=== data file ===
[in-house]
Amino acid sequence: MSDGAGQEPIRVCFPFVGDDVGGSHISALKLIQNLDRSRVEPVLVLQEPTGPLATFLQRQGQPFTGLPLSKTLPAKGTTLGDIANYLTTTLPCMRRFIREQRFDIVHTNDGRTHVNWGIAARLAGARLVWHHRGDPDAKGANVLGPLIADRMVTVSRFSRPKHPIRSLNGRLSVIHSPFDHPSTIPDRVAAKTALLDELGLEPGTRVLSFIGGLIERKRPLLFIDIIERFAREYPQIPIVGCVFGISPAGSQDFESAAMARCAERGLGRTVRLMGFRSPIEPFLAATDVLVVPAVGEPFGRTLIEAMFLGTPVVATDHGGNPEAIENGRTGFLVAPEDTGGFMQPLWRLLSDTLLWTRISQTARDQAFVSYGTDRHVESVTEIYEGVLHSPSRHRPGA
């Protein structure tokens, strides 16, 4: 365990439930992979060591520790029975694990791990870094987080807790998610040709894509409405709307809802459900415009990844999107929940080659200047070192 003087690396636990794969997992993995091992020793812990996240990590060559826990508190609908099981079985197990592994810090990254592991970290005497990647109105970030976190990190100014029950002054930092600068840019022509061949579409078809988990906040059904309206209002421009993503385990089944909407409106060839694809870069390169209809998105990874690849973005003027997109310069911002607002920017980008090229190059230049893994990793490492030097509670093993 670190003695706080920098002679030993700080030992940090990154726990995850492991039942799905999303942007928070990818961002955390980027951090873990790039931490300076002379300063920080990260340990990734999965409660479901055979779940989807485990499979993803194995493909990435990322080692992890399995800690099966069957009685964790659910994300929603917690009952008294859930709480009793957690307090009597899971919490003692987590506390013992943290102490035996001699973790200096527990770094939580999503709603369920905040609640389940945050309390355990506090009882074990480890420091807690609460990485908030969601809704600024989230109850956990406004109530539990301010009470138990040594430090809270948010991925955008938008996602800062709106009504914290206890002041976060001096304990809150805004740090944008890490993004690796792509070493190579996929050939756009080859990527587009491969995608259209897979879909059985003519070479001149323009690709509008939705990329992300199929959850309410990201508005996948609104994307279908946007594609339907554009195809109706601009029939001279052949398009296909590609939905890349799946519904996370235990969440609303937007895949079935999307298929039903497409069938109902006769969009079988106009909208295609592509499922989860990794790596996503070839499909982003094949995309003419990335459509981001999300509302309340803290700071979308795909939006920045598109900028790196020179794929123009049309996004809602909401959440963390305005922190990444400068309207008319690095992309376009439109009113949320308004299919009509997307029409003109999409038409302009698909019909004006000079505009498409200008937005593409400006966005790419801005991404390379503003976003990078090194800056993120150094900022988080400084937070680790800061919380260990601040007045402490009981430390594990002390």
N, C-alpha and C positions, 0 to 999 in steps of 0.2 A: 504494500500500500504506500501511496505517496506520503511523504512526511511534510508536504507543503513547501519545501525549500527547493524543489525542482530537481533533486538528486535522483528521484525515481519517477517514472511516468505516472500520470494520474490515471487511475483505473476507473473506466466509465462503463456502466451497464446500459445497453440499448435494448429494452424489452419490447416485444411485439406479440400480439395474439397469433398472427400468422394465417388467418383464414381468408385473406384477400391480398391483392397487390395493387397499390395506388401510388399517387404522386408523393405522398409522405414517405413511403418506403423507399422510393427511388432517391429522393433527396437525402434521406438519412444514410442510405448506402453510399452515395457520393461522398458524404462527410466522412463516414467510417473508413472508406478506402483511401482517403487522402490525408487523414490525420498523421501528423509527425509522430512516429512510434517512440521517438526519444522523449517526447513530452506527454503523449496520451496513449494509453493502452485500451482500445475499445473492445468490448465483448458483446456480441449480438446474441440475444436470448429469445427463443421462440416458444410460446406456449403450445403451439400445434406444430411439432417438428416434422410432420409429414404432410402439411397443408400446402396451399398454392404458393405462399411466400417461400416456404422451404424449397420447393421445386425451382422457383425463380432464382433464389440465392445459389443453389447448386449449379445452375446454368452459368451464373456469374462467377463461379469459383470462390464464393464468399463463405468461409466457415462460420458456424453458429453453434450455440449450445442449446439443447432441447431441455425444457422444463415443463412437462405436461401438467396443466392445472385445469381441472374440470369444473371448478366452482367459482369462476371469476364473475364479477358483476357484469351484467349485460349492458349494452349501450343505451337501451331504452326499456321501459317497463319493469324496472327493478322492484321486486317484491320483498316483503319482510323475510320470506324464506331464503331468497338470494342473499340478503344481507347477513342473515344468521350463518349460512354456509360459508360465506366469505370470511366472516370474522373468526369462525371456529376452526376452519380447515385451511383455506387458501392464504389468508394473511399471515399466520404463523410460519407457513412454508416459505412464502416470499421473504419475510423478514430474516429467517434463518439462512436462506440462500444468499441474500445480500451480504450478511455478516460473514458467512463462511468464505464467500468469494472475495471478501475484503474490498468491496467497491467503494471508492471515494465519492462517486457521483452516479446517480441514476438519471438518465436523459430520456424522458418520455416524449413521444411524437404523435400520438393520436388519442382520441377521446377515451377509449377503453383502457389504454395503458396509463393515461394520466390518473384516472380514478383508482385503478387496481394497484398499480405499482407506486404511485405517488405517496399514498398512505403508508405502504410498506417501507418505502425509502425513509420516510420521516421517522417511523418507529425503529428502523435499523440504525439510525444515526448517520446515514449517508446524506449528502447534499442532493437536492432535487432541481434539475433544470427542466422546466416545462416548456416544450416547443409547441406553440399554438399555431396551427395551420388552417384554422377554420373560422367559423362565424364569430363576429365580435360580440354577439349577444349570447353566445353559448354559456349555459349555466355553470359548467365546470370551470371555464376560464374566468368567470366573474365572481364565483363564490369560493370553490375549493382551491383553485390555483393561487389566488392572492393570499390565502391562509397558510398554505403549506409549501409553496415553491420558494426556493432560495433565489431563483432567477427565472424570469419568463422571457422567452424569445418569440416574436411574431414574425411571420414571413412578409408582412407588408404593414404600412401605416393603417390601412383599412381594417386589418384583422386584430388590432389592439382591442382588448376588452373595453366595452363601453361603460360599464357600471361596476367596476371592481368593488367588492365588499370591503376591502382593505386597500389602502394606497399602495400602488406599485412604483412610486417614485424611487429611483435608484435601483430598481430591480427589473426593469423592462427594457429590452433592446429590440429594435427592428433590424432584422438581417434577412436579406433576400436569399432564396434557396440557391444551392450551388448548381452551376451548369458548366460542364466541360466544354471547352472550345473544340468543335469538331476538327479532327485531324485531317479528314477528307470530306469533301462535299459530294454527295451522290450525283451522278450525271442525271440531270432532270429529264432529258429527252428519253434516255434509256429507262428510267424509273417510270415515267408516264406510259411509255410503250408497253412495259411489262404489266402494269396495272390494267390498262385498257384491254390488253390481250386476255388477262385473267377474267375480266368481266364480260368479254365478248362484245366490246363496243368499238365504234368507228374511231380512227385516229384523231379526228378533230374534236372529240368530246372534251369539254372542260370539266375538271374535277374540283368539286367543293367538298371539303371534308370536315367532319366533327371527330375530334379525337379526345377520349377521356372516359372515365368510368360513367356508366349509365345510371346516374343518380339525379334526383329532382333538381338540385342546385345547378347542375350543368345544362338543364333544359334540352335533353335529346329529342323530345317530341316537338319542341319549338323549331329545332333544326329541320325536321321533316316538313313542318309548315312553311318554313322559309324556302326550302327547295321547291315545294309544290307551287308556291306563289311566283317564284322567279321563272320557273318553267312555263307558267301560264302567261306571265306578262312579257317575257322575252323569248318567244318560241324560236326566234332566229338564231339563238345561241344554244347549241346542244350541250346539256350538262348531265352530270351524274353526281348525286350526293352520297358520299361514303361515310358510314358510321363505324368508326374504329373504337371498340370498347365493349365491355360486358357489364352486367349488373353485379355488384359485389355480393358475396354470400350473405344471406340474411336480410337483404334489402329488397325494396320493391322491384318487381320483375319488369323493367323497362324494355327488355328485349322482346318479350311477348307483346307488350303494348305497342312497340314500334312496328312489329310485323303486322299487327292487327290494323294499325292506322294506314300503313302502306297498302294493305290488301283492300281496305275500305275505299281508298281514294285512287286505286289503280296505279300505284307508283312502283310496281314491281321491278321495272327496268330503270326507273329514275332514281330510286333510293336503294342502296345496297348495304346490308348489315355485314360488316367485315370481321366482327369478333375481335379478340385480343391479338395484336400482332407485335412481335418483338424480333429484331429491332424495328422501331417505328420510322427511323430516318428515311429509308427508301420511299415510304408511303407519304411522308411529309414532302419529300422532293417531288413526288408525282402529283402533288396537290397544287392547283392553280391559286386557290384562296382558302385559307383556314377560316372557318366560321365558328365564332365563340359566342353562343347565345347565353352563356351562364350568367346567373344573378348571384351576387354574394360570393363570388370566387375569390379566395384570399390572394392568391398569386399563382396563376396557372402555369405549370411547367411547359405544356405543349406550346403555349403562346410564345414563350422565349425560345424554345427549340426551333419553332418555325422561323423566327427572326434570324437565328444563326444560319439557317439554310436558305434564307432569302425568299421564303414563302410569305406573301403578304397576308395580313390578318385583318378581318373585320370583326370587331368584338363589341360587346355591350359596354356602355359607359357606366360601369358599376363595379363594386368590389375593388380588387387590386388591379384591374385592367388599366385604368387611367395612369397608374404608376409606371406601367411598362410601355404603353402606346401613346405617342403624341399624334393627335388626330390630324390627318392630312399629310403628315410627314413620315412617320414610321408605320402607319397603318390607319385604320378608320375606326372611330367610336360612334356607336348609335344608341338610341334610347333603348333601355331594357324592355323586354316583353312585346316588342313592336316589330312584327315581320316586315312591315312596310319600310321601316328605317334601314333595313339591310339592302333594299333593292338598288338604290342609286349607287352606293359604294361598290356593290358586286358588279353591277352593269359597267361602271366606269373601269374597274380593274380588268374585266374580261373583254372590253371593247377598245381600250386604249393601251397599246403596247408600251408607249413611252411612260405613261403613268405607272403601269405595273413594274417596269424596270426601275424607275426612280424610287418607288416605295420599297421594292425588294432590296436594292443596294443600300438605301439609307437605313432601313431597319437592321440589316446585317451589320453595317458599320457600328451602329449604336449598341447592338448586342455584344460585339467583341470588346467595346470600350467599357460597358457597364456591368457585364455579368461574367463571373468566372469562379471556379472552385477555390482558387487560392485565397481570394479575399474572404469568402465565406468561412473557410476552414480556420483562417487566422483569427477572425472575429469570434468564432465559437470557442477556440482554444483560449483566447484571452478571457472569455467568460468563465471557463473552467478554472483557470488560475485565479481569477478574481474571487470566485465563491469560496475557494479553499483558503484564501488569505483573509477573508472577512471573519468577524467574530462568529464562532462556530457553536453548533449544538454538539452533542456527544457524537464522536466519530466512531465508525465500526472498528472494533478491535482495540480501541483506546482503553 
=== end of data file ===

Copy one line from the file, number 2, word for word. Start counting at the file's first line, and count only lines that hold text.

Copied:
Amino acid sequence: MSDGAGQEPIRVCFPFVGDDVGGSHISALKLIQNLDRSRVEPVLVLQEPTGPLATFLQRQGQPFTGLPLSKTLPAKGTTLGDIANYLTTTLPCMRRFIREQRFDIVHTNDGRTHVNWGIAARLAGARLVWHHRGDPDAKGANVLGPLIADRMVTVSRFSRPKHPIRSLNGRLSVIHSPFDHPSTIPDRVAAKTALLDELGLEPGTRVLSFIGGLIERKRPLLFIDIIERFAREYPQIPIVGCVFGISPAGSQDFESAAMARCAERGLGRTVRLMGFRSPIEPFLAATDVLVVPAVGEPFGRTLIEAMFLGTPVVATDHGGNPEAIENGRTGFLVAPEDTGGFMQPLWRLLSDTLLWTRISQTARDQAFVSYGTDRHVESVTEIYEGVLHSPSRHRPGA